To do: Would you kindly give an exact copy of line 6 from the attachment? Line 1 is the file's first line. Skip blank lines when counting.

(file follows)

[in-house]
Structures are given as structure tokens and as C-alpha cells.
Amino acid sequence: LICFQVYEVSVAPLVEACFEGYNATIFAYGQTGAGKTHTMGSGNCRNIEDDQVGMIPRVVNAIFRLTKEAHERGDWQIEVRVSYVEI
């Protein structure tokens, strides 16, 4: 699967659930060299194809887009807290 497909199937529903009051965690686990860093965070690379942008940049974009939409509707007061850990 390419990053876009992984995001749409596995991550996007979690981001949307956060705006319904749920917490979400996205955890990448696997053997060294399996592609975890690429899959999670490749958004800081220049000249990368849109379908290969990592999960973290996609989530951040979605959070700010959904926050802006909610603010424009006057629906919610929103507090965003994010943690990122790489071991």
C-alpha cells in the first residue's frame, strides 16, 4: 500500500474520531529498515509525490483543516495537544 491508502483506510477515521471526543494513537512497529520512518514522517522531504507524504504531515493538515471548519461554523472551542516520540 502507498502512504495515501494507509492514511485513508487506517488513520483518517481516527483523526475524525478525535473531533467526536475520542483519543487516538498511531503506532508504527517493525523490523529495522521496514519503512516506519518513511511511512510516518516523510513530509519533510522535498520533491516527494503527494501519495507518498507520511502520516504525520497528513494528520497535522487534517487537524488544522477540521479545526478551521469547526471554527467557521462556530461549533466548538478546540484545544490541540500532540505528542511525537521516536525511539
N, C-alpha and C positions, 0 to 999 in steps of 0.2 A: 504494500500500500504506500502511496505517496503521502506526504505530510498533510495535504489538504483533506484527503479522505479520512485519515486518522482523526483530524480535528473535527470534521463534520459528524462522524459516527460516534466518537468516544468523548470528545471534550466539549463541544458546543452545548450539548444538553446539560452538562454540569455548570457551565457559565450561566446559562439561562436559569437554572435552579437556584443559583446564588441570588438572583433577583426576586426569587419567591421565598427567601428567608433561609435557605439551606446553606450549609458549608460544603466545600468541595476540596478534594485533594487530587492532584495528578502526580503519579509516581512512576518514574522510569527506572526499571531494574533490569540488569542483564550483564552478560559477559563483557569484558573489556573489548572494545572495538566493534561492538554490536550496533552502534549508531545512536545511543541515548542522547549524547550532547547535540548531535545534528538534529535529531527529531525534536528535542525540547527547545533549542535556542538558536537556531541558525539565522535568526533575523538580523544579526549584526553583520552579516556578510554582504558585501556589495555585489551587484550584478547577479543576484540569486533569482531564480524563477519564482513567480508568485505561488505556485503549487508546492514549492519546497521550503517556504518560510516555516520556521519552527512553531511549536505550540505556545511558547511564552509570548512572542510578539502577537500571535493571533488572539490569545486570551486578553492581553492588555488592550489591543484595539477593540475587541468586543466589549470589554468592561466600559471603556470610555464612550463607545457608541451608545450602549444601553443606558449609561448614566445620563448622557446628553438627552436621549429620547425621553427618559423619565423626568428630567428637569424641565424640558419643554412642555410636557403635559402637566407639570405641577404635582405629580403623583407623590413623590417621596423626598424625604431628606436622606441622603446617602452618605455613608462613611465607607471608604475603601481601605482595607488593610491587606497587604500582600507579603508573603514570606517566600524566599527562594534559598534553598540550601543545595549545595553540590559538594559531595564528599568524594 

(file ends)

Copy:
N, C-alpha and C positions, 0 to 999 in steps of 0.2 A: 504494500500500500504506500502511496505517496503521502506526504505530510498533510495535504489538504483533506484527503479522505479520512485519515486518522482523526483530524480535528473535527470534521463534520459528524462522524459516527460516534466518537468516544468523548470528545471534550466539549463541544458546543452545548450539548444538553446539560452538562454540569455548570457551565457559565450561566446559562439561562436559569437554572435552579437556584443559583446564588441570588438572583433577583426576586426569587419567591421565598427567601428567608433561609435557605439551606446553606450549609458549608460544603466545600468541595476540596478534594485533594487530587492532584495528578502526580503519579509516581512512576518514574522510569527506572526499571531494574533490569540488569542483564550483564552478560559477559563483557569484558573489556573489548572494545572495538566493534561492538554490536550496533552502534549508531545512536545511543541515548542522547549524547550532547547535540548531535545534528538534529535529531527529531525534536528535542525540547527547545533549542535556542538558536537556531541558525539565522535568526533575523538580523544579526549584526553583520552579516556578510554582504558585501556589495555585489551587484550584478547577479543576484540569486533569482531564480524563477519564482513567480508568485505561488505556485503549487508546492514549492519546497521550503517556504518560510516555516520556521519552527512553531511549536505550540505556545511558547511564552509570548512572542510578539502577537500571535493571533488572539490569545486570551486578553492581553492588555488592550489591543484595539477593540475587541468586543466589549470589554468592561466600559471603556470610555464612550463607545457608541451608545450602549444601553443606558449609561448614566445620563448622557446628553438627552436621549429620547425621553427618559423619565423626568428630567428637569424641565424640558419643554412642555410636557403635559402637566407639570405641577404635582405629580403623583407623590413623590417621596423626598424625604431628606436622606441622603446617602452618605455613608462613611465607607471608604475603601481601605482595607488593610491587606497587604500582600507579603508573603514570606517566600524566599527562594534559598534553598540550601543545595549545595553540590559538594559531595564528599568524594 